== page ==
Then I dig deeper. First, I cover content strategy questions, which usually takes about 15 minutes. If I can, I’ll tie my pre-written questions to things they mentioned in their introduction. After discussing content strategy and UX, that nicely dovetails into the test project, which I spend 10 minutes on. I ask them to give an overview of their test project, and I give them both positive and constructive feedback on their approach and suggestions. I’m not expecting perfect answers. I’m just looking for reasoning—and an ability to respond to feedback in stride.
After discussing the skills needed to do the job, I tell the candidate that we’re switching gears to talk about soft skills. We typically spend about 10 minutes digging into collaboration, communication, and self-awareness. An important thing to note is that we’ve pre-defined and aligned on the soft skills we’re looking for in candidates and why they’re important for the role. We’re not asking generic, canned interview questions or throwing around the term “culture fit.”
At the end of the interview, I leave 10 to 15 minutes for the candidate to ask questions. Leaving this time at the end is important. Sometimes it’s the best part of the interview, because the candidate can showcase curiosity and critical thinking. You can also get a sense for what they care about and what they’re looking for in their career and employer. Even if you have to keep the rest of the interview at a brisk pace, I would recommend doing so in order to leave time at the end for questions.
Ask the Right Questions
In interviews, I try to give all applicants the benefit of the doubt and to root for them, while simultaneously asking tough questions and giving both positive and constructive feedback. Sometimes rooting for people while simultaneously being critical of them may feel counterintuitive. However, in my 12 years of leadership, I’ve realized that people genuinely want feedback, especially from interviews.
Candidates want to know how they did and where they stand. If they’re not being offered a job, your constructive feedback could help them improve their interview skills for their next opportunity. So, being an honest and clear is the kindest thing you can do.
In the spirit of giving candidates the benefit of the doubt, if someone doesn’t answer a question to your satisfaction, ask follow-up questions. Give them a chance to clarify their response. Make sure they understood the question and why you’re asking it. Be direct and tell candidates when their answers go off on a tangent rather than answering the question. Reframe the question and try again. If you still don’t get a satisfactory answer you can move on, confidently knowing you’ve been clear.
Plan your questions ahead of time, and stick to open-ended questions that allow candidates to draw from their past experience and describe their thought process for approaching work.
Content Strategy Questions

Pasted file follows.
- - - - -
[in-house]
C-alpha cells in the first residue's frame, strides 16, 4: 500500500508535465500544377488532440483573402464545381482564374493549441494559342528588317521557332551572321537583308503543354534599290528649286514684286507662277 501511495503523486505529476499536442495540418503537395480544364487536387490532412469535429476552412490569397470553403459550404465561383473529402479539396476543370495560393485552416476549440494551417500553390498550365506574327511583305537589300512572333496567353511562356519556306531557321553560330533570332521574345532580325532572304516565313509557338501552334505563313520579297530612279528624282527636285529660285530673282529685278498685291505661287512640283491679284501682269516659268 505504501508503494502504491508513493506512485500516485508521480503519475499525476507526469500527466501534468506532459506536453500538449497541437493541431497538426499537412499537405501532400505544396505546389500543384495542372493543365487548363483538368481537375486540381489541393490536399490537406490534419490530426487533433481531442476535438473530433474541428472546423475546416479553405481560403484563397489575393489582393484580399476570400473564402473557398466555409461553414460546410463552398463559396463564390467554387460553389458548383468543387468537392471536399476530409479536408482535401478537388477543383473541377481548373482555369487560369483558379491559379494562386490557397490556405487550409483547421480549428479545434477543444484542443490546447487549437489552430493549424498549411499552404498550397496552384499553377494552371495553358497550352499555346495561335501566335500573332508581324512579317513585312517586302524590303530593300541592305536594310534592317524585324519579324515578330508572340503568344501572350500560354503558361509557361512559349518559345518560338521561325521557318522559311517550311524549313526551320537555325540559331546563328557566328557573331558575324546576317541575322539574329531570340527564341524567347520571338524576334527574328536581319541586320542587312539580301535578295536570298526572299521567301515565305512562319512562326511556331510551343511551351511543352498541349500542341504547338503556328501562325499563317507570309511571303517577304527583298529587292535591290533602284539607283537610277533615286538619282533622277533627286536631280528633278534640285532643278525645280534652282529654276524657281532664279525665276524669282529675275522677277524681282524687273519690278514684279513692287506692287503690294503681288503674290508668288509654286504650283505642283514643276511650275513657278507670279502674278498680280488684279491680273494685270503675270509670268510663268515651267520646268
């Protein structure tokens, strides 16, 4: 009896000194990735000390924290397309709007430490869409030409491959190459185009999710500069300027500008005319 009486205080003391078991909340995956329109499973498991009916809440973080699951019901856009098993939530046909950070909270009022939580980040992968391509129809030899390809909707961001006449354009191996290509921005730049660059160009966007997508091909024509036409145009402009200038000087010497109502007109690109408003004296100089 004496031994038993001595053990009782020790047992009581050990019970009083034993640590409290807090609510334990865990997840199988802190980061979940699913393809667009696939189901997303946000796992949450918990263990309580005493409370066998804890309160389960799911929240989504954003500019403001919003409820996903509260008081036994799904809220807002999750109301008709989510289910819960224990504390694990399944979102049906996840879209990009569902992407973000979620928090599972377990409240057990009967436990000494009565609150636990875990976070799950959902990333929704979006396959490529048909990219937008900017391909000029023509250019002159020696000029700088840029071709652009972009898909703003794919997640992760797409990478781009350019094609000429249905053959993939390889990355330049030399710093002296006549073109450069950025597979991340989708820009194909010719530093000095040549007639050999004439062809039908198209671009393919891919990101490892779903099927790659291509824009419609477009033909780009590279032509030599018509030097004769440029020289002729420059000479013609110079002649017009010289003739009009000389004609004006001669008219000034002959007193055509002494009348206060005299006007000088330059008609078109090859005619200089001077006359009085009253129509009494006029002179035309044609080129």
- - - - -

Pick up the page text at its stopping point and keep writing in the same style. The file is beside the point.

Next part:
- How do you measure the success of content?
- Share an example of when you learned new information about users and applied it to a project, initiative, or campaign.
- If you were to step into this content strategy role tomorrow, how would you go about creating a content plan for the short-term and long-term?
Test Project Questions
- When you were completing this test project, what additional information did you wish you had?
- Walk us through your reasoning on your suggestion X.
- If you learned that customers were behaving in X ways, how would that change your recommendation?
Soft Skills Questions
- Tell us about a time when you had to navigate conflicting communication styles or opinions.
- Describe a piece of feedback you’ve been given more than once.
- Tell us about a time when you made a mistake.
It can be difficult to resist asking leading questions. With strategy-related questions, you want to keep questions broad and open so you can get a sense for the candidate’s thought process. For the same reason, I try to avoid giving much context for our current content strategy up-front and instead focus my questions on the candidate’s past experience.
Pay attention to your content strategy candidates. The title means different things at different companies, which can be challenging, but it’s also a huge opportunity. Sometimes you’ll find candidates who struggle with strategy but who could make strong candidates for other roles. In fact, I’ve found many talented writers who originally applied for content strategy roles. So, focus on building relationships in your interviews and getting to know people while truly listening. Be genuinely curious about others.
Hiring for content strategy roles takes time and patience, but it’s also fun. If you’re planning ahead of time and asking the right questions, your process should go smoothly. If you focus on building relationships, giving people the benefit of the doubt, and being honest, you’ll unquestionably see positive results from your hiring efforts.